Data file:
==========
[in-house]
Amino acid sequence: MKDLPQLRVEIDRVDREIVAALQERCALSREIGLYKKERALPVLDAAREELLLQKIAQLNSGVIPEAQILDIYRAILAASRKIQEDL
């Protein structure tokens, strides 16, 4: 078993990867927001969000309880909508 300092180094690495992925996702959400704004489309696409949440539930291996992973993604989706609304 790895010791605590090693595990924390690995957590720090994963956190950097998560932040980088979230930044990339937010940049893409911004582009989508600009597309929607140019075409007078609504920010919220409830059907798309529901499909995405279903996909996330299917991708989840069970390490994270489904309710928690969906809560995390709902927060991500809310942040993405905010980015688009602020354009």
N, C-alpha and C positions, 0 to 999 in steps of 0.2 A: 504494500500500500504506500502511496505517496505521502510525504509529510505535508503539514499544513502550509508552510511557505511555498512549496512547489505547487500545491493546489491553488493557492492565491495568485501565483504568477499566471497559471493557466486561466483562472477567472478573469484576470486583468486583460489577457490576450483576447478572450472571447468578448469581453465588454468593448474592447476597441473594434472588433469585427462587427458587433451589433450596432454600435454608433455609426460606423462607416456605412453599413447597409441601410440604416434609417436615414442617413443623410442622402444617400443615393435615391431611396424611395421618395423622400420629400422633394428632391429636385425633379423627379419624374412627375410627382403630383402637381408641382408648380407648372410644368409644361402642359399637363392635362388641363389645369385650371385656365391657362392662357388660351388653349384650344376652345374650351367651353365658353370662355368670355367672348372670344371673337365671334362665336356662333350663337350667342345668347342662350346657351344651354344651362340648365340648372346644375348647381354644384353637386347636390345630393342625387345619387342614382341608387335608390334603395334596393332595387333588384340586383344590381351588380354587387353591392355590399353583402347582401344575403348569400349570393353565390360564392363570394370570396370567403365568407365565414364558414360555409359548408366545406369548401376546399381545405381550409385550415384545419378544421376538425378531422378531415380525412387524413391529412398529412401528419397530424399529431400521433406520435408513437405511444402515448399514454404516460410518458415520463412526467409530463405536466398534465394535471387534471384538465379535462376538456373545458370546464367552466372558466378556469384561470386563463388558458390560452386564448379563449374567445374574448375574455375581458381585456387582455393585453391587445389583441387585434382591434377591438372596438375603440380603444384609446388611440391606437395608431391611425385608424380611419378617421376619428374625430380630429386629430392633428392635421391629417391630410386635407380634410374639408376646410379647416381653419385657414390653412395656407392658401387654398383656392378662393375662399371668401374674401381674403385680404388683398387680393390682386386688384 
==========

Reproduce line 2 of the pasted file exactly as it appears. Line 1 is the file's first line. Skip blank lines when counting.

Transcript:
Amino acid sequence: MKDLPQLRVEIDRVDREIVAALQERCALSREIGLYKKERALPVLDAAREELLLQKIAQLNSGVIPEAQILDIYRAILAASRKIQEDL